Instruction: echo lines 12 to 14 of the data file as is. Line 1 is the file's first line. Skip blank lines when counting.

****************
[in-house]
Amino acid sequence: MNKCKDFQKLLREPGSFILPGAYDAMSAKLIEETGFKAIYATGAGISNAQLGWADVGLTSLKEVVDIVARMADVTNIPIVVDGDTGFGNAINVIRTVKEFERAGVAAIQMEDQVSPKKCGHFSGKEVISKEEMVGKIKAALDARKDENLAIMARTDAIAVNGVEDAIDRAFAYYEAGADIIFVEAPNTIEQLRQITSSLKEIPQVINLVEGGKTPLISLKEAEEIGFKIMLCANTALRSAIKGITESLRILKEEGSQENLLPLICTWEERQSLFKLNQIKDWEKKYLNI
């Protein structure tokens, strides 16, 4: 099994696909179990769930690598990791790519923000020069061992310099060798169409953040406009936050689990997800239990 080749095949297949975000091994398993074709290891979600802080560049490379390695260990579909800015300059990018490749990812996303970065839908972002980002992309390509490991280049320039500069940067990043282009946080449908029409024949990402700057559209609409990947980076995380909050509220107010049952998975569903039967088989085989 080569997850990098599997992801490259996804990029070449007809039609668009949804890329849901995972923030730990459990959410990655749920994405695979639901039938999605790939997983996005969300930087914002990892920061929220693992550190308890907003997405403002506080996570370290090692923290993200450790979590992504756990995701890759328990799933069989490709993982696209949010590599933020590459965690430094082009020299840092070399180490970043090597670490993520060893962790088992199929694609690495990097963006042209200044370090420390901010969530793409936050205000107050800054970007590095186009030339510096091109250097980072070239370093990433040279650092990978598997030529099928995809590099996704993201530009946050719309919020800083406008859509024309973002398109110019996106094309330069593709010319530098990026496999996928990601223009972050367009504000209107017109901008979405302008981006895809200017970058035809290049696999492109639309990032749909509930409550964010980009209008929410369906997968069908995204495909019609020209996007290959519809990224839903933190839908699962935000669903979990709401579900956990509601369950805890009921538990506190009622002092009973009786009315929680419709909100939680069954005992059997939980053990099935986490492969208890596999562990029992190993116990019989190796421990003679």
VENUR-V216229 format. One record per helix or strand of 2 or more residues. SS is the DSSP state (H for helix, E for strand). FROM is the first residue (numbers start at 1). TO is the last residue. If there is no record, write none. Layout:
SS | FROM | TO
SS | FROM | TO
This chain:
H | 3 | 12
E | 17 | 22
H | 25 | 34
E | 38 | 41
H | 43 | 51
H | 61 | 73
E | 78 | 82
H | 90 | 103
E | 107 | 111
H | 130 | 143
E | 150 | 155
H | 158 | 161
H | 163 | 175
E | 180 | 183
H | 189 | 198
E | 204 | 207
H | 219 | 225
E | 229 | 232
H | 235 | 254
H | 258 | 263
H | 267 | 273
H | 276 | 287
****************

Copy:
H | 43 | 51
H | 61 | 73
E | 78 | 82